Resin is toxic, dangerous and can be damaging to many surfaces. Keep it well ventilated, away from kids and pets and on a well protected surface. Epoxy is much the same - it can be dangerous and it's very permanent on may surfaces. All of the products included in this project come with safety labels and it's important to read them. One thing I've done is make a list of the chemicals I work with so that if I ever do have a health problem it'll be easier for the medical staff involved to fix it. That said, on to the resin casting.....
You start working from the front of the light - what is the bottom/first layer now will be the front when it's completed.
Mix up about 1/2 ounce of clear resin (according to your manufacturer's guidelines). You can add some glitter or other cosmic debris of your choice to this if you'd like. Catalyze it and pour it into the mold. Tip the mold around to make sure resin covers all of the bottom of the mold, and it's good to let it get up onto the sides a bit.
Let it harden completely.
If you've decided to add a layer of blue/green/yellow/pearly colored haze this is the time to do it. Mix up another 1/3 to 1/2 ounce of clear resin, and again add glitter if you'd like. Pour it into the mold and make sure it covers the front. Add a drop of each color of dye into it then swirl it around with a toothpick. Keep adding dye and swirling it until you like it, then leave it. Seriously. Don't touch it any more until it's completely hardened. If you start working on this and really mess it up just pour it out into something other container to harden up. The reason you do this now instead of with the first layer is that the toothpick can leave marks on the mold that will show on the front of you light. These are permanent to the mold, and no one wants to hurt their mold.
The LEDs behind dye diffuse and glow, while the LEDS without dye in front of them appear as more of a clear point of light. Your choice is all about the aesthetics.
Step 4: Electrical Set-Up
Now you need to do a little electrical work.
If you've never used them (and I hadn't before I made this) alligator clips are just an easy way to test out your LEDs. You'll need a pair, and some wire to attach to the clips (unless you find some with wire already attached.) I bought the insulated wire that was next to the alligator clips, it's 14 gauge. Cut 2 reasonable chunks of wire - around 6 inches - and strip a half inch or so from each end. Attach one end of each wire to a clip.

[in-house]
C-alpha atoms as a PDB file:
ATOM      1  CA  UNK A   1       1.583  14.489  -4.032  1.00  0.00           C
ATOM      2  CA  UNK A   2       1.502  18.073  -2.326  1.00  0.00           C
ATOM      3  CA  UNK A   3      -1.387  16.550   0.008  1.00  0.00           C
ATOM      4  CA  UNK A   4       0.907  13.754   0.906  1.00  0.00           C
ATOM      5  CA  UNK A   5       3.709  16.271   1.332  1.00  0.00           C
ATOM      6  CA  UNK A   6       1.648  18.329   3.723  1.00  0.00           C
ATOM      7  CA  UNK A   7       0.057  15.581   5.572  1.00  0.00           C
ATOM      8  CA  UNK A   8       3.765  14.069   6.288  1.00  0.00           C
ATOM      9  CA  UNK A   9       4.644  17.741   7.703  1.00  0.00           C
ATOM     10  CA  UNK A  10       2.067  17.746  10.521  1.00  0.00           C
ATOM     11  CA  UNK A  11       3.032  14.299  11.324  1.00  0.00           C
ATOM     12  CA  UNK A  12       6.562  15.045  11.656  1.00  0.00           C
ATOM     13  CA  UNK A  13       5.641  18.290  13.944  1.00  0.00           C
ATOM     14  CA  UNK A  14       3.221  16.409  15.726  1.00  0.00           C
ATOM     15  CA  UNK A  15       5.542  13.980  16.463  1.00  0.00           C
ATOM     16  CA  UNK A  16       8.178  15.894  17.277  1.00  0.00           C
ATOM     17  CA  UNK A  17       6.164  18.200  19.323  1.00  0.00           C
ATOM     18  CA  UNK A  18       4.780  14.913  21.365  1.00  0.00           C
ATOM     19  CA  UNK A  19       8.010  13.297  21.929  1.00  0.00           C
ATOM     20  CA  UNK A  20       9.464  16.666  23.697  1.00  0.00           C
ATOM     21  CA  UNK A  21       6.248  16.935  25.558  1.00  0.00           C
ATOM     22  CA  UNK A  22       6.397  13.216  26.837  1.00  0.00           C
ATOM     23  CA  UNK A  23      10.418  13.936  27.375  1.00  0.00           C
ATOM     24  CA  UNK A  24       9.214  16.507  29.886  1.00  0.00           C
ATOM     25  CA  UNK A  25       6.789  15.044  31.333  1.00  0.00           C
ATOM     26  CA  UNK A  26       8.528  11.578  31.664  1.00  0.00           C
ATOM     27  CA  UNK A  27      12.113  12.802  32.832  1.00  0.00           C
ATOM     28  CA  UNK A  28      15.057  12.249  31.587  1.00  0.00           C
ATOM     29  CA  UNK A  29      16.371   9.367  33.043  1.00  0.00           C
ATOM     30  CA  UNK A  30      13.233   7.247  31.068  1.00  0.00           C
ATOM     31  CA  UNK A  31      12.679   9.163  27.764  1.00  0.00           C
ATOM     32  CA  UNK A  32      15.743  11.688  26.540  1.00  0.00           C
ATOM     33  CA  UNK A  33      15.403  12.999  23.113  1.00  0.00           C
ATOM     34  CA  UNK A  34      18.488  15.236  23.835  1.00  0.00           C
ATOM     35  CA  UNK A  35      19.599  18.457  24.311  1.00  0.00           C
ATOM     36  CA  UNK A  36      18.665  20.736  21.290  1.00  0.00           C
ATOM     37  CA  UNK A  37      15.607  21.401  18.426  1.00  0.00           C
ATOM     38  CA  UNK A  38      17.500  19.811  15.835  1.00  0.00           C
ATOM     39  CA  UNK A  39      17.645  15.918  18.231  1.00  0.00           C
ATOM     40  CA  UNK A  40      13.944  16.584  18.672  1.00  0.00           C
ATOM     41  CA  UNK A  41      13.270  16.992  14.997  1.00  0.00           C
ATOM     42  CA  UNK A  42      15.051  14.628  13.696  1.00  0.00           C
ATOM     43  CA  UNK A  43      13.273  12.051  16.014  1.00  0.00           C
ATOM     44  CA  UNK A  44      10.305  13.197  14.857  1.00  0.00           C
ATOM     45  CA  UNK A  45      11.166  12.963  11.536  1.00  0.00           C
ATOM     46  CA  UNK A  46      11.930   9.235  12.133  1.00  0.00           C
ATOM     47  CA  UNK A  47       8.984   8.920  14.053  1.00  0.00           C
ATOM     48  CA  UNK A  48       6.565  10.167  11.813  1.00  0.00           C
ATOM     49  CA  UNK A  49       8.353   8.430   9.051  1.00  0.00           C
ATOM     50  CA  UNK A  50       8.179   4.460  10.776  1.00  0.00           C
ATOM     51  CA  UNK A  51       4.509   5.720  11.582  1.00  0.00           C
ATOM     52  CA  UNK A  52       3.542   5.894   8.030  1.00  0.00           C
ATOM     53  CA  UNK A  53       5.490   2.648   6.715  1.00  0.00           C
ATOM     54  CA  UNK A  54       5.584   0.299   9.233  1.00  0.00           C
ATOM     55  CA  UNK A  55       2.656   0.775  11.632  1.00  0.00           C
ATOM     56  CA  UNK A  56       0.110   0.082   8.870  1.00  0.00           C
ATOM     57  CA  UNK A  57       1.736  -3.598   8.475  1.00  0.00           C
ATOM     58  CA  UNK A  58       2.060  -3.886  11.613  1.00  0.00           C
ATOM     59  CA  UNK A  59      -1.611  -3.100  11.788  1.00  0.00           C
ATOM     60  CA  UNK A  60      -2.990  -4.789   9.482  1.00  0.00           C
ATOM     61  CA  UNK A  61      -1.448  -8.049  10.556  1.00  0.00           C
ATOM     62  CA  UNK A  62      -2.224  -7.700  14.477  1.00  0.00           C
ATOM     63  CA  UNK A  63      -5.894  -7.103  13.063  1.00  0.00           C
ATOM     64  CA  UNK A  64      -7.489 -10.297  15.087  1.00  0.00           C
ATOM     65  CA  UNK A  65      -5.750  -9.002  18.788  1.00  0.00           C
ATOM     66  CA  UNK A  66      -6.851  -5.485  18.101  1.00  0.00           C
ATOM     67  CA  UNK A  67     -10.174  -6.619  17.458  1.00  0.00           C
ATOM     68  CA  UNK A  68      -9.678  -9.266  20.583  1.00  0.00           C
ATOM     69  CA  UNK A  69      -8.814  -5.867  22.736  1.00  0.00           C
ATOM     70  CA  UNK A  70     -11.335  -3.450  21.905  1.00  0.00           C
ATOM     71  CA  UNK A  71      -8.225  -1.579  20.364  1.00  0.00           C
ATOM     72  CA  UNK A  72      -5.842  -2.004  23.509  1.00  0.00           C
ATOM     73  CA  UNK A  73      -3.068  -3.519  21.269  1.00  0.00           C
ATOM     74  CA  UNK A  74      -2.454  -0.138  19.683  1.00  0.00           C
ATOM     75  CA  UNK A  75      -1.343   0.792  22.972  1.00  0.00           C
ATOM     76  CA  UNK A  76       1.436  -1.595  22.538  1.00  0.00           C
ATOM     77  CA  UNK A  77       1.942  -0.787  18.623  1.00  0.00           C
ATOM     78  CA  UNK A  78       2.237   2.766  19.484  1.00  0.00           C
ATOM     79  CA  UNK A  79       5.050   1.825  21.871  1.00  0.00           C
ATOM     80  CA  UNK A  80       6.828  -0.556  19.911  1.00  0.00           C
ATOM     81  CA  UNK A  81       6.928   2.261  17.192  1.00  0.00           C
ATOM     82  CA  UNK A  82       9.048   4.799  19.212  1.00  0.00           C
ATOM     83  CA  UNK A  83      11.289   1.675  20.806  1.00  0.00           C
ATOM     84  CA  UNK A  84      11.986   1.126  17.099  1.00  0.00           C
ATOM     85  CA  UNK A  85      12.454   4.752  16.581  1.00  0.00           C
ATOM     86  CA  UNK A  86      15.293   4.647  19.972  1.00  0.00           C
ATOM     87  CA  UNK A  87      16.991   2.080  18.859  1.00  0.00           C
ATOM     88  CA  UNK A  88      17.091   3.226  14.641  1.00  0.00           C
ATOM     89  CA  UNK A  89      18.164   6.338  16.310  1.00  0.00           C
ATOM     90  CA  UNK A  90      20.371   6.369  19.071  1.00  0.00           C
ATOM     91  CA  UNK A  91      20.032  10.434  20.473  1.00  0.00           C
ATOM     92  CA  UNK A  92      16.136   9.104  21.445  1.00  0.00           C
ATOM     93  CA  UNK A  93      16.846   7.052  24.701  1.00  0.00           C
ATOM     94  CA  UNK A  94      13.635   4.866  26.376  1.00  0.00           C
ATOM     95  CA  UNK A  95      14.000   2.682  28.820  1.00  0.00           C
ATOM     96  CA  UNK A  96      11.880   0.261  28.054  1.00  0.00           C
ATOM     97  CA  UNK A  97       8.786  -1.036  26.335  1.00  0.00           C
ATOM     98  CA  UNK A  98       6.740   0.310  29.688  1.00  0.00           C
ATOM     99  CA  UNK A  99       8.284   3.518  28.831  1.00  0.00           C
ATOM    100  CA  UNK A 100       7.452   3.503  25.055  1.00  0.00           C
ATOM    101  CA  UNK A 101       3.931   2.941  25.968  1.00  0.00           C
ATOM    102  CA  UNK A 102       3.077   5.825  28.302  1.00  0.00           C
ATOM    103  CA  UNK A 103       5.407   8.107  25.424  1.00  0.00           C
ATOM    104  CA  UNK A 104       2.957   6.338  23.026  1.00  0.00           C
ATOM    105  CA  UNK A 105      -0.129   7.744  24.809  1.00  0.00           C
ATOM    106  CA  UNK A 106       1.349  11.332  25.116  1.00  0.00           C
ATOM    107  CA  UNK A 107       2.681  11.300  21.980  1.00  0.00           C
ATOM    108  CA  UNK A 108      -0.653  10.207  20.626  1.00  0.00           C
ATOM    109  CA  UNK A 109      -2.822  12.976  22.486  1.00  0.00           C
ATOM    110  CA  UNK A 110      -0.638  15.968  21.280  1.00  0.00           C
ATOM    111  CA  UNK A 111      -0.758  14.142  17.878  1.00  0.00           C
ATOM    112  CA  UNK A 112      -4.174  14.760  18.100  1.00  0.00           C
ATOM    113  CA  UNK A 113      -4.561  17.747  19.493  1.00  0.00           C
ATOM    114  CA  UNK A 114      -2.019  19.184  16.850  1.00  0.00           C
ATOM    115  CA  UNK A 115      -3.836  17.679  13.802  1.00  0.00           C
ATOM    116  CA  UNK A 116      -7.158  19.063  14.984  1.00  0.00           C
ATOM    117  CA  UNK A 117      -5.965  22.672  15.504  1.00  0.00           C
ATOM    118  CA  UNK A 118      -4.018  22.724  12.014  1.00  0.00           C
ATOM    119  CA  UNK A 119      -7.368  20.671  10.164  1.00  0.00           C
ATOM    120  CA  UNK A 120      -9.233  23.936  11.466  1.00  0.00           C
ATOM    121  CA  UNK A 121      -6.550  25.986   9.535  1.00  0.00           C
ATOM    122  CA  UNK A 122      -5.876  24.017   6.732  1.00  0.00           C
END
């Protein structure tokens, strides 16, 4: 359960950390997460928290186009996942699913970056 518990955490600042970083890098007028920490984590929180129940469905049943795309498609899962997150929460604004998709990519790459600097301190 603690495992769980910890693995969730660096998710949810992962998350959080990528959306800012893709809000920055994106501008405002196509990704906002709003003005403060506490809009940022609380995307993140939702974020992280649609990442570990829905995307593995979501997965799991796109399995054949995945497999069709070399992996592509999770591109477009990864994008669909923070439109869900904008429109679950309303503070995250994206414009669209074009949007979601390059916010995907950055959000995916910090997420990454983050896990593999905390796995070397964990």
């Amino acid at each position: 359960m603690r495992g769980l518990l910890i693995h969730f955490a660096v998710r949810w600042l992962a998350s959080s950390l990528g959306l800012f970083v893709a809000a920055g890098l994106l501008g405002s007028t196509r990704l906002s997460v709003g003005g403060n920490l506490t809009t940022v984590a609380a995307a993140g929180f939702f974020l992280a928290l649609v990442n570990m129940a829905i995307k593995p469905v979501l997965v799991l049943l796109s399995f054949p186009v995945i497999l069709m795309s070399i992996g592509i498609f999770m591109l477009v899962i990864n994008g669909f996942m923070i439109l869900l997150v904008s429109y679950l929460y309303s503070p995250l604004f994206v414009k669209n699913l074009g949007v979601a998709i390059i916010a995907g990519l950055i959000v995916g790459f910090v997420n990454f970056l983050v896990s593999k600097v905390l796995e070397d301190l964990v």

Put the batteries in the battery holder. Attach a clip to each terminal. Grab an LED and touch a wire to each side of it. This will help you figure out positive from negative. When it lights up you've connected the positive battery terminal to the positive side of the LED, and vice versa. On mine the negative side was notched at the corner. Check all of the LEDs you're using, because you would be really bummed to put out all of the work to make this and then have one not work. Be sure sure sure you know positive from negative.
Step 5: Attach the LEDs
You've come to a bit of a fork in the road, so to speak. At least your first time around do it this way:
Set the mold on top of the pattern. Be sure you know which way to orient the positive and negative sides of the LEDs. Think about how you'll handle curves. I've included a sample diagram for a 90 degree turn.
At this point you are effectively gluing a round LED to a flat surface with the glue equivalent of honey. You'll need some time and patience.
Mix up a bit of the clear 2-part epoxy. Put a drop where there's supposed to be an LED. Place the LED face down. It'll probably tip to the side. Use a toothpick or similar implement to set it back upright. You'll have to do this about 3 million times before all the LEDs are set. There's a good chance there's a better way to do this, and if you come up with it, post it. It's very important that when it's all set up and dried the backs of the LEDs are parallel to the bottom of the mold. Having the back completely exposed is what will allow you to wire it. You'll want a little 'cocoon' of clear epoxy around each bulb, this is what sends the light to the front of the fixture.
Your other choice on how to do this step is to pour another layer of clear resin (around 1/2 an ounce) and set the LEDs in that. This may result in more light coming from the LEDs, but it's also more difficult than gluing each individually.
Step 6: Seal the LEDs in Place
Once the LEDs are set, mix another 1/2 ounce or so of resin, but this time dye it black. Very black. Then pour it in carefully, as shown in the photo. You may need to do this more than once, but it is very, very important that the black resin not cover over the backs of the LEDs. The more opaque it is the better your results will look. This layer of black resin is what will keep the wires, switches and batteries hidden from the front. You can fill it up to where it's about even with the back of the plastic part of the LEDs.
Again, let this harden like you mean it. You may have been able to get the rest of this done in one day, but now it's time to leave it overnight. Dye tends to slow the catalyzing of resin so don't do anything with it until it 'clicks' when you tap on it.
Step 7: Build Up the Sides of the Box
Cut 2 strips of cardboard that are about 6.5 to 7 inches long and 1.5 inches wide. Tape them together with masking tape. Then wrap the whole thing in waxed paper and tape it, making sure one side is just smooth waxed paper with no tape or other texture.